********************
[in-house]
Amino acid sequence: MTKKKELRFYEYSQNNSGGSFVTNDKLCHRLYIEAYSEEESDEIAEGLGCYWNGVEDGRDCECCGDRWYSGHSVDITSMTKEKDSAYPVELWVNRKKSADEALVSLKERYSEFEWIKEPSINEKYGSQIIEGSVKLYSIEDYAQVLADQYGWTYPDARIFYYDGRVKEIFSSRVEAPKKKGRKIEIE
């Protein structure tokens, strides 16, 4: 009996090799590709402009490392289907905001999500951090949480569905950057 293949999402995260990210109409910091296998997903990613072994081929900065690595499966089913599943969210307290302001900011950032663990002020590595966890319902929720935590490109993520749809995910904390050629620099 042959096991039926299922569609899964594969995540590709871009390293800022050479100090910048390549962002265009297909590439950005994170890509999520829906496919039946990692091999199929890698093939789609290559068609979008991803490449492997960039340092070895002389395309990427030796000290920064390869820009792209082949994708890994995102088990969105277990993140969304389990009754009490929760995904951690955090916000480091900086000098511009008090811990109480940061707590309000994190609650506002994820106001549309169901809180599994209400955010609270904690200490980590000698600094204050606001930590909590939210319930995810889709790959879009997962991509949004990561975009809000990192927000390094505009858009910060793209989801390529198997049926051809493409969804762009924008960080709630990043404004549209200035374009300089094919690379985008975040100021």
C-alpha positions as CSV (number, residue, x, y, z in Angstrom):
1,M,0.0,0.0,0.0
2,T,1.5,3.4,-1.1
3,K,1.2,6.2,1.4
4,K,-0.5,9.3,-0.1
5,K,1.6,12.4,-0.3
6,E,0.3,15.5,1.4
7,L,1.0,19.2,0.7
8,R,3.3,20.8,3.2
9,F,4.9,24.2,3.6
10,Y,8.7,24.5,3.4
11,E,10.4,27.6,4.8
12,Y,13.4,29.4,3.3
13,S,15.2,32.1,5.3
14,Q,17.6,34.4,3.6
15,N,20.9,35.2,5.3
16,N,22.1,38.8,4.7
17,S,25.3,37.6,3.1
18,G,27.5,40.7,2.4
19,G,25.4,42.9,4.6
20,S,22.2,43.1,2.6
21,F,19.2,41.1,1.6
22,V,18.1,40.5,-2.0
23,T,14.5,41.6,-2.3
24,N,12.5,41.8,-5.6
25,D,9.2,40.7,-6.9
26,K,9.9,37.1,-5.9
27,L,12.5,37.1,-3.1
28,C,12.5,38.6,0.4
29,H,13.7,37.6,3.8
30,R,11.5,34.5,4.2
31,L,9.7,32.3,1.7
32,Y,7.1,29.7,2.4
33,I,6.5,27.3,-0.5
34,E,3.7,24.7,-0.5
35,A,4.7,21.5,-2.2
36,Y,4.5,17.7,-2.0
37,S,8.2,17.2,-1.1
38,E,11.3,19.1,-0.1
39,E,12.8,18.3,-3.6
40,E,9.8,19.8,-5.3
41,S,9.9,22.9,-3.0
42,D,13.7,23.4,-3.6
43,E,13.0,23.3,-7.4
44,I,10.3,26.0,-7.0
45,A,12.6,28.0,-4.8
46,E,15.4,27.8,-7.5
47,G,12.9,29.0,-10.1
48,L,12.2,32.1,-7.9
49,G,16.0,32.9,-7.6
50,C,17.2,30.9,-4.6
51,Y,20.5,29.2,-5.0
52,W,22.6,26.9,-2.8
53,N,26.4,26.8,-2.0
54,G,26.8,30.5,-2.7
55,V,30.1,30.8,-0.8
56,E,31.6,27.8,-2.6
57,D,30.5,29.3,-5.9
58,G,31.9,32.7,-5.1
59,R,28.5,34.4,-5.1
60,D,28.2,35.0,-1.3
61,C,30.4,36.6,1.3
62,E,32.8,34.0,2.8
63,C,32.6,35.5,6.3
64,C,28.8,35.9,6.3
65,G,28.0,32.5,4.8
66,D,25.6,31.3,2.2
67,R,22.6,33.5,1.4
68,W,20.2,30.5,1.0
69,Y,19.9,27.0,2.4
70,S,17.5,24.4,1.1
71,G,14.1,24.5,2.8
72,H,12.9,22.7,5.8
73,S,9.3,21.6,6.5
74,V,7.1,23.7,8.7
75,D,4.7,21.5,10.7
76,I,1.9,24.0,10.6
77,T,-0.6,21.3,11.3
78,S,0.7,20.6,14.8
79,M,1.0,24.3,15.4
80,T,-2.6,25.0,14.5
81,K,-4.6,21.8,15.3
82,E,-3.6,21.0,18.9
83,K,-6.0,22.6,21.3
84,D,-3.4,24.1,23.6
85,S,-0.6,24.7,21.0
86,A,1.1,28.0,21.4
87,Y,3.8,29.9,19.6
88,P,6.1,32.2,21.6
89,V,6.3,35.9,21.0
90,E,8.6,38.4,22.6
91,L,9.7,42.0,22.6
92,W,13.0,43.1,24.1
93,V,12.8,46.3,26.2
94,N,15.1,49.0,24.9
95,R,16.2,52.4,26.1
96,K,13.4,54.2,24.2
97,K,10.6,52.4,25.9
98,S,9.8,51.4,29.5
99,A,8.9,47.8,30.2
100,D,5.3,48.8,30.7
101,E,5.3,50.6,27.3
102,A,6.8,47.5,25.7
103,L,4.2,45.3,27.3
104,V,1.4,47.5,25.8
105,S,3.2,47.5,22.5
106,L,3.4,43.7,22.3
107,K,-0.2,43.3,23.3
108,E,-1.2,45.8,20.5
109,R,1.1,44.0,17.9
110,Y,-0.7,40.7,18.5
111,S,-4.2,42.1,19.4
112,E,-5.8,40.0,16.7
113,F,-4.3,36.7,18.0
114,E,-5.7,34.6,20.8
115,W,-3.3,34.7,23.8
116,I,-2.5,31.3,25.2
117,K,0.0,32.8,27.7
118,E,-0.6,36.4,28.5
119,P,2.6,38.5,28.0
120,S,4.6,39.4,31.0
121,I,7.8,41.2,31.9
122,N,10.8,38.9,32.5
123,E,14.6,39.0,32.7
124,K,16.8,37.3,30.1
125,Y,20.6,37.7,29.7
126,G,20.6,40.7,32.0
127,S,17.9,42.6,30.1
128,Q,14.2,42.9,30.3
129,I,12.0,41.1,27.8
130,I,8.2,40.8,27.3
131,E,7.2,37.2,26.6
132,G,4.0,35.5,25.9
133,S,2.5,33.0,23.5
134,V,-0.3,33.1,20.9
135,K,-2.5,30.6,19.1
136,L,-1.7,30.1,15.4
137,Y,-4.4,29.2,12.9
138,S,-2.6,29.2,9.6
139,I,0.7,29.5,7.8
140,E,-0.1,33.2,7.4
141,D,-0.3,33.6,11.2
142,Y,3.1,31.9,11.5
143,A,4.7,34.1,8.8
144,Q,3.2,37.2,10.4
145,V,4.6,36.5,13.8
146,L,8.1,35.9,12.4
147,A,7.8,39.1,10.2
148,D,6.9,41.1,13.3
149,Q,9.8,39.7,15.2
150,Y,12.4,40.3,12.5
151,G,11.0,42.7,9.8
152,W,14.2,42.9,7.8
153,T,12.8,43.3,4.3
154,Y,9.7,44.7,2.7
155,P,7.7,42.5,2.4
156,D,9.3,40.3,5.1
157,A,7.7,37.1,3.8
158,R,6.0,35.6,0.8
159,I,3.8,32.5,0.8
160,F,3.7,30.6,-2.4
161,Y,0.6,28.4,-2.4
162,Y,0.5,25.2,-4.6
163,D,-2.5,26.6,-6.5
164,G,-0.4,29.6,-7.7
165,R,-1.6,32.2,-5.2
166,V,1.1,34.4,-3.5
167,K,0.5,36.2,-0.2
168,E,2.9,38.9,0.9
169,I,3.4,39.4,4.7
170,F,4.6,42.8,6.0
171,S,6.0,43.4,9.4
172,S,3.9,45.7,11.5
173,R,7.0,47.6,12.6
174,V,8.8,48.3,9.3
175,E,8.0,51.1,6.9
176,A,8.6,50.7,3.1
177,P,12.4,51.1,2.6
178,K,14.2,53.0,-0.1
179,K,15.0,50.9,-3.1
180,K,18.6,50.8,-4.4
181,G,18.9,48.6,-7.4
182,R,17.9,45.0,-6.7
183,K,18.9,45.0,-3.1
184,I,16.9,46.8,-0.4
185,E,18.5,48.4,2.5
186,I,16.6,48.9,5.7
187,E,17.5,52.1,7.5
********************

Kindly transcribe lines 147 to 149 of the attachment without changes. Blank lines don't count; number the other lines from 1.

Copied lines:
143,A,4.7,34.1,8.8
144,Q,3.2,37.2,10.4
145,V,4.6,36.5,13.8